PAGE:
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  • Brian
  • Featured Contributor

    • 735

    • September 19, 2006, 01:07:56 pm
    • Pittsburgh / Jeollanam-do
Why should you pick an English name?
« on: March 20, 2009, 03:43:02 pm »
My school separated 1st grade into high and low levels (ugh), and the stuff I planned for mixed classes was way too hard.  I threw together this for my first lesson with them, though you could probably work it in whenever.  Most students didn't know how to write their names in English, and so I wanted to teach that plus how to write stuff like cities and food in English, too.  For the second half of class I attached an activity I've done before (greatly simplified). 

1. Warm up for a few minutes with whatever you normally do. 

2. Pass out the worksheet, which on the one side has a romanization chart stolen off Wikipedia.  It's self-explanatory, but you'll need to clear up the "ㅇ," which is written "ng" only when the final consonant.  So 여수 is Yeosu, not Ngyeosu.  The other stuff---such as g/k, b/p in the final position---can just be done on a case-by-case basis individually.  The warm-up plus writing their names, three friends, their hometown, and their favorite Korean food took up about 20-25 minutes.  Add or subtract things to your liking, but for me these questions were plenty.

3. Then I did the "Find someone who" activity.  Basically students ask each other these questions and try to find someone with an answer that's on their paper.  For example, one student will ask another "What's your favorite color?" and if the student says "My favorite color is blue" they'll write their name (their newly-learned ENGLISH-spelled name) on the line.  This is a good activity in and of itself, and you can have the students do this until the rest of the period. 

4. The bingo game.  I made this up only because with higher-level students I do the "find someone who" activity and it ends with about 15 minutes left.  If you want to do it, make sure the students only write one name per line on their sheet, and have ten different people.  They write the names on their bingo card.  You read out a sentence, they find the name written there, then cross it off the bingo card.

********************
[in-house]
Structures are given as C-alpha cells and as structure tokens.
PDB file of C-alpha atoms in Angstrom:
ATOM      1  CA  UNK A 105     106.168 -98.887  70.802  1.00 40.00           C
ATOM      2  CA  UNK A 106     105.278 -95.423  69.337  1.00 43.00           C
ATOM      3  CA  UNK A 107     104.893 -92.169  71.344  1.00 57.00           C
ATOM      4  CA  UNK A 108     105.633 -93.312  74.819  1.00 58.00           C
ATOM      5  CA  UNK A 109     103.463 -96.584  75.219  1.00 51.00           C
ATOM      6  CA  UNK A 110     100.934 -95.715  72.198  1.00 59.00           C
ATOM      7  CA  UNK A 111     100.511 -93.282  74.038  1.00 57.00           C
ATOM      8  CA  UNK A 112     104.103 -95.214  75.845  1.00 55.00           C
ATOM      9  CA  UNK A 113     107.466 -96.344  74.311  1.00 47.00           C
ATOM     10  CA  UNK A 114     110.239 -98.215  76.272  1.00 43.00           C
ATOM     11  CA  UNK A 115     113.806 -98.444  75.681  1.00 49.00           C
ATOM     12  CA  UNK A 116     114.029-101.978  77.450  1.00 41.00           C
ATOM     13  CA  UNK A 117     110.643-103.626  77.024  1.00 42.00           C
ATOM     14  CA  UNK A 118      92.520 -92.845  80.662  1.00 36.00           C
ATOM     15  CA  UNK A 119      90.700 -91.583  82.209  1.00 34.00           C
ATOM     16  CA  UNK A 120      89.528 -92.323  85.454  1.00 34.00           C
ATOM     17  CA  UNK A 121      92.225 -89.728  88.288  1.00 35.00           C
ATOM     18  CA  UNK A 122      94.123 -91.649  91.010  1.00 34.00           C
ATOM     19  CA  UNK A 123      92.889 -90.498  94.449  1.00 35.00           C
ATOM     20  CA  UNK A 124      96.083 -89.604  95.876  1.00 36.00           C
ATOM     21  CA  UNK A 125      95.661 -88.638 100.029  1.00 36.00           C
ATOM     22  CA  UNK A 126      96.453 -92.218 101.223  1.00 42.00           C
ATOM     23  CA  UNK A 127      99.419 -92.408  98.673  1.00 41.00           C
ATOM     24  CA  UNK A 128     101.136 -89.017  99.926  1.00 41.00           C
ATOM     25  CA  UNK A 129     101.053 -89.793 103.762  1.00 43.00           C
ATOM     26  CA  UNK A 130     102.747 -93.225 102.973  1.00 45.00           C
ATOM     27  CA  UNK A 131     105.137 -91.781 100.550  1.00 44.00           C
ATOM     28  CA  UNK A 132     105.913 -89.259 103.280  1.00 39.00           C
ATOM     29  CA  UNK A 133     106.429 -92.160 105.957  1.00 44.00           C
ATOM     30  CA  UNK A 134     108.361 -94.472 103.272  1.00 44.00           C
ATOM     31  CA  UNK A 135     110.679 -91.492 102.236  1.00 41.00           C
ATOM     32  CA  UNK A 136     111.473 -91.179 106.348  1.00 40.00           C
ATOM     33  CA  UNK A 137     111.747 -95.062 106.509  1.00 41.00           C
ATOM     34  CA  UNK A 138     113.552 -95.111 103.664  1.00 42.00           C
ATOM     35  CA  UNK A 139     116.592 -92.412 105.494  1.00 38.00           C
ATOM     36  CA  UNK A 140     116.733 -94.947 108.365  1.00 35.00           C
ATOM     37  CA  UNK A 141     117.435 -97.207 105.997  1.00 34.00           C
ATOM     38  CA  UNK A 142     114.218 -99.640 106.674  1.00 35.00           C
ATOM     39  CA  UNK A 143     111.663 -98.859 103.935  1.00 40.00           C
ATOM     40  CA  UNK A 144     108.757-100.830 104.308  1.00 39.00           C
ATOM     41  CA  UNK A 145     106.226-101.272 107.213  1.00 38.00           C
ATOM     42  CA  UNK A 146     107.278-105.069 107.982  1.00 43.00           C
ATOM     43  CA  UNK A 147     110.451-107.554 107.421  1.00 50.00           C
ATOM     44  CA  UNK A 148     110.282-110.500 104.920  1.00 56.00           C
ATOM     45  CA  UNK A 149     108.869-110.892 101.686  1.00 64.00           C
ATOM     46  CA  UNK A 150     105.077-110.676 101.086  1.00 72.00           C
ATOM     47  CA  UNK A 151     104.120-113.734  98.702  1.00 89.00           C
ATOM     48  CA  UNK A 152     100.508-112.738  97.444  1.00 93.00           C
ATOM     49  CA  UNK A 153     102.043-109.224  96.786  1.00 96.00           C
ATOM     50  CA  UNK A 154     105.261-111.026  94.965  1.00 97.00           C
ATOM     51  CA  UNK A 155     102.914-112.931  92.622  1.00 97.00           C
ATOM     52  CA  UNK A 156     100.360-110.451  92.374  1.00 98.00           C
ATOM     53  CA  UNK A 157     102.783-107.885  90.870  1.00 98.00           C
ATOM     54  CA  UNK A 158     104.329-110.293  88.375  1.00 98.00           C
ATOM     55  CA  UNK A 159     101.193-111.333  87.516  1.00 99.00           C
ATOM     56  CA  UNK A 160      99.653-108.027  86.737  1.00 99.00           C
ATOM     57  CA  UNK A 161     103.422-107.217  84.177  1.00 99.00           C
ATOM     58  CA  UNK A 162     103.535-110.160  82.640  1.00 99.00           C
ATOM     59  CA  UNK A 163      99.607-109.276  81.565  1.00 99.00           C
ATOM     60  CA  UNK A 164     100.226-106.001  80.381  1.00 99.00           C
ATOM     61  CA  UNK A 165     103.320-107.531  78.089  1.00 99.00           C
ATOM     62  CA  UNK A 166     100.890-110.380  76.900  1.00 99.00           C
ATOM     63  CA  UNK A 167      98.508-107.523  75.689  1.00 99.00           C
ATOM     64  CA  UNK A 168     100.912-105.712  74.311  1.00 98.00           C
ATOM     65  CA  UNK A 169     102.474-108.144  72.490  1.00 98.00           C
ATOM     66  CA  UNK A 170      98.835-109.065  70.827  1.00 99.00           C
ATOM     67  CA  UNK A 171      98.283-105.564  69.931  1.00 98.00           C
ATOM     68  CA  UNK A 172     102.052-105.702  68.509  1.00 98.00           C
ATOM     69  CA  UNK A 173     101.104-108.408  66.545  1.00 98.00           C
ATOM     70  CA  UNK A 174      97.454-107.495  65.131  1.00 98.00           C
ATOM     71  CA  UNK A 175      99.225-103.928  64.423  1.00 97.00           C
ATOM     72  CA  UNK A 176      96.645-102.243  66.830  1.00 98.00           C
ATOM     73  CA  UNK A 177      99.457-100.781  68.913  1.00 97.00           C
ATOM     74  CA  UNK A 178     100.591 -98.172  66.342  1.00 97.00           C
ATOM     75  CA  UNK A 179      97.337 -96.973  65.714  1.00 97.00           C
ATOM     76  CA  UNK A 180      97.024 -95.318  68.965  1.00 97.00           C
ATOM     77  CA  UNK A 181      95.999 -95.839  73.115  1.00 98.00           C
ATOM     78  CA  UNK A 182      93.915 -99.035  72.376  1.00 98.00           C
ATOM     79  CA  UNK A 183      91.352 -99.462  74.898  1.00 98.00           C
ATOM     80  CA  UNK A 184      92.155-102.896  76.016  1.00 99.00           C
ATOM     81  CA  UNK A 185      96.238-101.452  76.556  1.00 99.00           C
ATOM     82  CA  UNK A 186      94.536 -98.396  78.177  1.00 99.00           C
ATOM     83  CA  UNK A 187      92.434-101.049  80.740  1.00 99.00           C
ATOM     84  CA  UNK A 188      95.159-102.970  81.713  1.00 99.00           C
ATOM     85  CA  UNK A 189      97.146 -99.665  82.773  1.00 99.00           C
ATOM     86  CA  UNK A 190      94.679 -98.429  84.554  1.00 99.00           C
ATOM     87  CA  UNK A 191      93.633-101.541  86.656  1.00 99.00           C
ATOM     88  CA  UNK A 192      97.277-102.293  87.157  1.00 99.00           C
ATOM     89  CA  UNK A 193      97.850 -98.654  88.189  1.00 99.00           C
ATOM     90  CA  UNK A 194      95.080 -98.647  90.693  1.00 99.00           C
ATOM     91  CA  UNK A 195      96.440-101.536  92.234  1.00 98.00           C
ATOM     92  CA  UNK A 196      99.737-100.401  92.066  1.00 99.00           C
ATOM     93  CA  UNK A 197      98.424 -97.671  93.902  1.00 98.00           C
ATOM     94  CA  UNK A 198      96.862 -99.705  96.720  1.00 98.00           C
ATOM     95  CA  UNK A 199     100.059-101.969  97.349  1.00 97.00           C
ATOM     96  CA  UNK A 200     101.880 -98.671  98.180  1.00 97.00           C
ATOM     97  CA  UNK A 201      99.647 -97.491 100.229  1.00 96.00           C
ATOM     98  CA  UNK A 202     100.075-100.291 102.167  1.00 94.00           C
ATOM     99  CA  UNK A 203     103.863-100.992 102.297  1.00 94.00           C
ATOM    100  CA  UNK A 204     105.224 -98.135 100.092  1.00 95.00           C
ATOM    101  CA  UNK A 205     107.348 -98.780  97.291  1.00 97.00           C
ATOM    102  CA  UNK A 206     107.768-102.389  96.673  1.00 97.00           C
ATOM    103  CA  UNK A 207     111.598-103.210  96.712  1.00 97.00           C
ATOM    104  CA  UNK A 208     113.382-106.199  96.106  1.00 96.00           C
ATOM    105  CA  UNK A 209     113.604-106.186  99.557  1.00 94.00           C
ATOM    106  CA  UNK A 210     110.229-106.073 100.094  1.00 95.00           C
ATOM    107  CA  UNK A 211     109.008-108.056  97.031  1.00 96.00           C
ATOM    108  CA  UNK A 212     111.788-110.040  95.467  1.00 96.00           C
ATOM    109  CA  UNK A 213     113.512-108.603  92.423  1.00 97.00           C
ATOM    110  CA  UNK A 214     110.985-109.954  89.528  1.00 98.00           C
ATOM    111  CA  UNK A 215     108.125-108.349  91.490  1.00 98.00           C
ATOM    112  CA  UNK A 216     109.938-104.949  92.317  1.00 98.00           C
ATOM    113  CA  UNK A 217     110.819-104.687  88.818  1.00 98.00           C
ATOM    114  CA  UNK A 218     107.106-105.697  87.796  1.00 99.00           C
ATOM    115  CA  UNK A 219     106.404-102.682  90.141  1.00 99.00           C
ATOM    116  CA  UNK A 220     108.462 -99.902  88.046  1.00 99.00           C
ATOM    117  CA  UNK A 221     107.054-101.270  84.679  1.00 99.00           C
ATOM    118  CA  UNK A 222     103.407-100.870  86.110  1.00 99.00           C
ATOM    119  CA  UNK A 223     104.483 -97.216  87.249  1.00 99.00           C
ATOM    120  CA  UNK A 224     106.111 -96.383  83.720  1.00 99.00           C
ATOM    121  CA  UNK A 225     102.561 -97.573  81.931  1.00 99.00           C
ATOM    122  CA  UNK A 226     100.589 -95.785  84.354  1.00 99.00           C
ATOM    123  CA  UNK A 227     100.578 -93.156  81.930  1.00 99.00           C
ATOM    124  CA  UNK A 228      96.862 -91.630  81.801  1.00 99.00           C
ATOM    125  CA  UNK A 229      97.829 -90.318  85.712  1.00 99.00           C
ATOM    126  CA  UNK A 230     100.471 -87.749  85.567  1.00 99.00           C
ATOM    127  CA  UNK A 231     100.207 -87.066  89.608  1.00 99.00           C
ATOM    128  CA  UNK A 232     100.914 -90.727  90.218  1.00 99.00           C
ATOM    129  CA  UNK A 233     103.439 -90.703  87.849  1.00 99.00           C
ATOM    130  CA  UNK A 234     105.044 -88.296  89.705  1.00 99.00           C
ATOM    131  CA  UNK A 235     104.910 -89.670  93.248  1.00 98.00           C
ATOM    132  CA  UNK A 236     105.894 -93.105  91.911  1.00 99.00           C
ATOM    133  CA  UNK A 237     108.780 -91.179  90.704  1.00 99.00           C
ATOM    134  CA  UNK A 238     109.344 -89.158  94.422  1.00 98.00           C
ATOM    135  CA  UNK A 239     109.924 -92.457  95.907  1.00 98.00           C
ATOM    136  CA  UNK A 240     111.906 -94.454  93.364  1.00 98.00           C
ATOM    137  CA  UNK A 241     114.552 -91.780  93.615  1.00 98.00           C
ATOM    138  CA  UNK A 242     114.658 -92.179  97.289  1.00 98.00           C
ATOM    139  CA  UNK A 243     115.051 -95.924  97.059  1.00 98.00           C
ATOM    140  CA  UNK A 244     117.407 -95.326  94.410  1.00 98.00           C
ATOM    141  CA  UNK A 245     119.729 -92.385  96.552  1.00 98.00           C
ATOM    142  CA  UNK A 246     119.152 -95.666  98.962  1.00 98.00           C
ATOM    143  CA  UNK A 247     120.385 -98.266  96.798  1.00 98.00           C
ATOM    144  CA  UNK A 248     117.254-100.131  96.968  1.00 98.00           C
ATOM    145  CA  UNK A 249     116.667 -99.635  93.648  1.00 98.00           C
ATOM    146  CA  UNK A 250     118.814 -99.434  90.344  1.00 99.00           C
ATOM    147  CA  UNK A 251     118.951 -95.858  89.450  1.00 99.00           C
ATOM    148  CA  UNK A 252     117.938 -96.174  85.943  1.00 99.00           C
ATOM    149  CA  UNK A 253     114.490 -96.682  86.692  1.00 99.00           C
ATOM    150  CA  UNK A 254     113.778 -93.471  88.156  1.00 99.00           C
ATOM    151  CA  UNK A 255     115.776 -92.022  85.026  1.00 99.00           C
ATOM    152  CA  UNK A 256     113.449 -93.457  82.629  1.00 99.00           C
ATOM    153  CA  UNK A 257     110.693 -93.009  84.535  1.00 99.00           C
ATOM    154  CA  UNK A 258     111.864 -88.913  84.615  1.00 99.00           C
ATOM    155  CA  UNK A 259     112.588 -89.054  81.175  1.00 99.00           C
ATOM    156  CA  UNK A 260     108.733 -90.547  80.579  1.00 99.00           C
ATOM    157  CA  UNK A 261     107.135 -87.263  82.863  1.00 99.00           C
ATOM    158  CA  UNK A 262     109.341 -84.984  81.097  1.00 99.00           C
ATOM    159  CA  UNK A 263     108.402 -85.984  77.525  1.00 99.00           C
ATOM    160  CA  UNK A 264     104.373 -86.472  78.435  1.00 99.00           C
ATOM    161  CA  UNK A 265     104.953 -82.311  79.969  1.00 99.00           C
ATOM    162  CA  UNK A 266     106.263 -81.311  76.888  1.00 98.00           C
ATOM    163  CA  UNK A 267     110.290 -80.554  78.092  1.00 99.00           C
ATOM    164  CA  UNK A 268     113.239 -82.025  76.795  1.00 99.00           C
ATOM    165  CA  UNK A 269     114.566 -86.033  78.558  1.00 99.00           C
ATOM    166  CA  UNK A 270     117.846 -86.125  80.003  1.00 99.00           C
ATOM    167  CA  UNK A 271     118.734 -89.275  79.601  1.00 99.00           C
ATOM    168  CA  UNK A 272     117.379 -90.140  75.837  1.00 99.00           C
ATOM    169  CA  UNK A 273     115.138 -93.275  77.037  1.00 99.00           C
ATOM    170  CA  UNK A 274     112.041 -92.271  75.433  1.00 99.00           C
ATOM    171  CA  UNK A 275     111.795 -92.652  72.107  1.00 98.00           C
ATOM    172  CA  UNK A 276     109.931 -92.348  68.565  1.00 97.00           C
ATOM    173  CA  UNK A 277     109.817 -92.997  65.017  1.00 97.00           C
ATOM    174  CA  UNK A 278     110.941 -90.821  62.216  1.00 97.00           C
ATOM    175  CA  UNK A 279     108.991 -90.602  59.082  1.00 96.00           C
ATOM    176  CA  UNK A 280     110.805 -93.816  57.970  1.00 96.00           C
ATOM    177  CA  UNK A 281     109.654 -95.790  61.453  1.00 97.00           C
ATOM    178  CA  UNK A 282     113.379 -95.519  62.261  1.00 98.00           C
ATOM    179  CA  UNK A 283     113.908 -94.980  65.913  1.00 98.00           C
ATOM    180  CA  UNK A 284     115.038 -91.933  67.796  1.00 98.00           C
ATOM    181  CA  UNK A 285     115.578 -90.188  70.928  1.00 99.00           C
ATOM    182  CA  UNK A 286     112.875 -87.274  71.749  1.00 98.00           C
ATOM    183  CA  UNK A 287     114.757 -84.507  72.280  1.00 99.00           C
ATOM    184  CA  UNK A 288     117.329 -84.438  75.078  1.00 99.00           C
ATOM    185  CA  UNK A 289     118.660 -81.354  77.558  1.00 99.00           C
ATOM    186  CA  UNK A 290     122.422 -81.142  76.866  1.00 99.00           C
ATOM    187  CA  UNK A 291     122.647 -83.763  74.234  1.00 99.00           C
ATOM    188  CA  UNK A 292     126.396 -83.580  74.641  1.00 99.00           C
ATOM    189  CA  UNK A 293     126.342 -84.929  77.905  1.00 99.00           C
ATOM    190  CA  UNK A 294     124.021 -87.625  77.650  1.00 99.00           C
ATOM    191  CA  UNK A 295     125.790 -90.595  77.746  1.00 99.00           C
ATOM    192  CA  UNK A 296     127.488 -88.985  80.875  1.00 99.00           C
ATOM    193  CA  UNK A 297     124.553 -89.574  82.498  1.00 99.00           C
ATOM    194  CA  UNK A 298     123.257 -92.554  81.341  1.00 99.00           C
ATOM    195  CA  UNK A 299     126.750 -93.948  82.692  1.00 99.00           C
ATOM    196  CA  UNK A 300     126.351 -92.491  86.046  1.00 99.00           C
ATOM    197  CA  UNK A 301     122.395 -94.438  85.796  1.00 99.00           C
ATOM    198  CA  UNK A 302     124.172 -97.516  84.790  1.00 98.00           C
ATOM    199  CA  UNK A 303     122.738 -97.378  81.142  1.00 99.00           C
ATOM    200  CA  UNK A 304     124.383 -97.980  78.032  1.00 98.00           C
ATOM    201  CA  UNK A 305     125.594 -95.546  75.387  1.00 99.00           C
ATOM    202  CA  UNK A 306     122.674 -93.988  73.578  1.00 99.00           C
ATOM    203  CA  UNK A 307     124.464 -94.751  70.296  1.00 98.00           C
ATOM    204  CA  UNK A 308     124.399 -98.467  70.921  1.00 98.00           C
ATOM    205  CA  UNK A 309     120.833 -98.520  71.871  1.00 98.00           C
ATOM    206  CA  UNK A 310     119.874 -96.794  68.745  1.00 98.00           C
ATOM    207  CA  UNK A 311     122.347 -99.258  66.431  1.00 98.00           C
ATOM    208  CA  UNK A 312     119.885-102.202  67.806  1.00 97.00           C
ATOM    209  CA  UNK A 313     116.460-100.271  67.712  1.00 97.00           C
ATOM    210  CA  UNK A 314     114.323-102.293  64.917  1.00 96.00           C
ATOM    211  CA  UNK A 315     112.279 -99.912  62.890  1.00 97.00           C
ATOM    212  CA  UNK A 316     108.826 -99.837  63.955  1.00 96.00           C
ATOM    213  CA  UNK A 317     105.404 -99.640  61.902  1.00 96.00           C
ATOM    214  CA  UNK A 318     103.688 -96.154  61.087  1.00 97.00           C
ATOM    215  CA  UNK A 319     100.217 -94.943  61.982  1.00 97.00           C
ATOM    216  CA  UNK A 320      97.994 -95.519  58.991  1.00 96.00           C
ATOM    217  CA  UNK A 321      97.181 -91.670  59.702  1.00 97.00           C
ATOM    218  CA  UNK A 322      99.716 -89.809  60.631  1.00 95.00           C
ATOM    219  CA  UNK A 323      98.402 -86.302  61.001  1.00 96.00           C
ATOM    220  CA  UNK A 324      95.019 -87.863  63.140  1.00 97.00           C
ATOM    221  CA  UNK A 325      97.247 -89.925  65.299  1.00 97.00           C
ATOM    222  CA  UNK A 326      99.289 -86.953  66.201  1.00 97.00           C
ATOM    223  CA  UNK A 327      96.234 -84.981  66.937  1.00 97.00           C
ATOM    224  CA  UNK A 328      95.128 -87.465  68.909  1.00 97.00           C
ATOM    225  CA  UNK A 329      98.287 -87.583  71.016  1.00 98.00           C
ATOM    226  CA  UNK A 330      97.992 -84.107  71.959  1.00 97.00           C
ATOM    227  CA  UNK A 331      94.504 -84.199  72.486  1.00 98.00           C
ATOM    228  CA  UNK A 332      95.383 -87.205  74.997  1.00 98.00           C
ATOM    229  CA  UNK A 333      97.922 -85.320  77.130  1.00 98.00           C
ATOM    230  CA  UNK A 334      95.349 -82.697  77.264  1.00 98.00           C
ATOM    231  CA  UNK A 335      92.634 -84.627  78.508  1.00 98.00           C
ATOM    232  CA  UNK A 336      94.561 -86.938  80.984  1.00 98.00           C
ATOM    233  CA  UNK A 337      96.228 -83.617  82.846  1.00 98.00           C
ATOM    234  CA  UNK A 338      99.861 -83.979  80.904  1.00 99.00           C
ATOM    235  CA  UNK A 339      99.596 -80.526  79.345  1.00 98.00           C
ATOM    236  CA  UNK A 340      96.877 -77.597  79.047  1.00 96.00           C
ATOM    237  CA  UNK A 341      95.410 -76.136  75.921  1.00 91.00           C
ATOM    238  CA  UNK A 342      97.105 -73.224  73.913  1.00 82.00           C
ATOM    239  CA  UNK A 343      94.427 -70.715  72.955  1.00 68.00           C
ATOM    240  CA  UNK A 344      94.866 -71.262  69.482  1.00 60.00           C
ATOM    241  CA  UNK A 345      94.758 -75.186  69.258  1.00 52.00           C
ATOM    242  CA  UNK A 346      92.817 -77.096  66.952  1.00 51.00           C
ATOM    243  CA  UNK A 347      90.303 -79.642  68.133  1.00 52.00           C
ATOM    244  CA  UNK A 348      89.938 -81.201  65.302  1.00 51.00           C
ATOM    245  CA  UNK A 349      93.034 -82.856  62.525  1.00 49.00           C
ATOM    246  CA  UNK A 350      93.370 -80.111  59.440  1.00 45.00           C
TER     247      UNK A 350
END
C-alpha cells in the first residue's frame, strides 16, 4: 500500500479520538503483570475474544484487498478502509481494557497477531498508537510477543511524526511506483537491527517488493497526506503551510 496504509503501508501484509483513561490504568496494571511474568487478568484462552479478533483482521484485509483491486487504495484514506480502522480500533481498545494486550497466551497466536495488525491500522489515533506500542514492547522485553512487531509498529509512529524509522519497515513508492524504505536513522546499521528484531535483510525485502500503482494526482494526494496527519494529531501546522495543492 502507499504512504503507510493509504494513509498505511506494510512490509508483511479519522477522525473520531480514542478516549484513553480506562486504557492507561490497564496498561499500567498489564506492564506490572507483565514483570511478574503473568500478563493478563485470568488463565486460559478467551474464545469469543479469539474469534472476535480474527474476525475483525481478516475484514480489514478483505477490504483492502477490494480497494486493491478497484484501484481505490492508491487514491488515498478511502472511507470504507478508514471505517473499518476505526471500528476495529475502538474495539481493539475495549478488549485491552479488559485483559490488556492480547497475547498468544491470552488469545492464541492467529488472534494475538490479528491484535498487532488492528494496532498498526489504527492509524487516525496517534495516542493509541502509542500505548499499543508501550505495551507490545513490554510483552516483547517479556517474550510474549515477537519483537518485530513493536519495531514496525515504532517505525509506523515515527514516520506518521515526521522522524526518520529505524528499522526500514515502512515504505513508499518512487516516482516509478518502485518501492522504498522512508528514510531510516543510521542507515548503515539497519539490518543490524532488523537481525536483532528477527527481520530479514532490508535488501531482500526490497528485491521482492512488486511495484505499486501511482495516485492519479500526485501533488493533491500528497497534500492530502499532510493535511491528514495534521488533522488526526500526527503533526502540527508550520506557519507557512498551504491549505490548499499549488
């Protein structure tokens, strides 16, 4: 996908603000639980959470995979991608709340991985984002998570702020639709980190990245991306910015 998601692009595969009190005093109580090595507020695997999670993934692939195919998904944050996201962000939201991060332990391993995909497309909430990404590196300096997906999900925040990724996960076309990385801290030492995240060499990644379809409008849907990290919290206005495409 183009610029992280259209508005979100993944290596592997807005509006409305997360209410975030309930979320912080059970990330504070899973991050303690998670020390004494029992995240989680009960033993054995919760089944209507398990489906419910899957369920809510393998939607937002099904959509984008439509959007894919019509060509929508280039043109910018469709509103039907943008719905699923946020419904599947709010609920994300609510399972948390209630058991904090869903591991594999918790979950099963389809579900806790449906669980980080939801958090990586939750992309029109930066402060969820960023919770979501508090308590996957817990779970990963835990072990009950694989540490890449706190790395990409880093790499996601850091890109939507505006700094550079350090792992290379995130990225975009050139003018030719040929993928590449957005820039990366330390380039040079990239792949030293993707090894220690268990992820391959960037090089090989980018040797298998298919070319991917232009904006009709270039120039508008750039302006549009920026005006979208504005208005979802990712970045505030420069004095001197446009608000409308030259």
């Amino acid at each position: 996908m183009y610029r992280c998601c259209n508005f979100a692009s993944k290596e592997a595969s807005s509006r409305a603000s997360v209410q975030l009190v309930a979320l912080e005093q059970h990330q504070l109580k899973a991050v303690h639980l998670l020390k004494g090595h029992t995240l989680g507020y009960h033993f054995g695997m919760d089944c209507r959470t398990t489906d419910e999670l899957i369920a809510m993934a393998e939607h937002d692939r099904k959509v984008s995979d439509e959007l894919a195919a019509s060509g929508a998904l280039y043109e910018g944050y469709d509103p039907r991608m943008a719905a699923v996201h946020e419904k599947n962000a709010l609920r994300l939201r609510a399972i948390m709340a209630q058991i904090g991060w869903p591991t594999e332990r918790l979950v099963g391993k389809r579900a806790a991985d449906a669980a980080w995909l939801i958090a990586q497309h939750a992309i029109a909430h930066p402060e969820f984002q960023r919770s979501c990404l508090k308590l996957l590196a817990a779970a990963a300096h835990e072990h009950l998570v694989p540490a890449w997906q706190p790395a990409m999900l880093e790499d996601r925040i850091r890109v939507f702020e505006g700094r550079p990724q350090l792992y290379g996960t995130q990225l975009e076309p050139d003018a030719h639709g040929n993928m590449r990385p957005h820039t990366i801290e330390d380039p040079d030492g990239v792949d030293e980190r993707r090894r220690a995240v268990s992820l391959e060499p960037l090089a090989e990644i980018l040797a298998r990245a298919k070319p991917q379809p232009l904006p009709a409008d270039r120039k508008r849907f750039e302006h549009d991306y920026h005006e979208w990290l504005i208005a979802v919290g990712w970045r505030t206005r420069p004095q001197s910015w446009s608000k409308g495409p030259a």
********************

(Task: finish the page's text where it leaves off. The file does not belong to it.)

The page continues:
* For some reason the charts don't show up on the word document for me, but if you click "print preview" you'll see them, and if you print the documents they're there.
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  • Brian
  • Featured Contributor

    • 735

    • September 19, 2006, 01:07:56 pm
    • Pittsburgh / Jeollanam-do
Re: Easy MS - Writing names in English.
« Reply #1 on: July 10, 2009, 02:45:26 pm »
Cleaning out the computer at work, and attaching this worksheet as well. 

I used to teach students how to write their names in English, but it's not as simple as looking at a chart.  There are exceptions regarding names, and people often use an older system.  They'll write it as it appears on their passport, if they have one.  Even names of cities and foods are written in a couple different ways, even though there ought to be one accepted standard.  Nonetheless, should you want them to review how to write Korean in English---most useful for places and food, IMO---here you go.  Charts stolen from Wikipedia, if I'm not mistaken.
In Korea from 2005 - 2010, not in Korea now.  Please contact an active moderator for quick answers to your questions.

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  • merle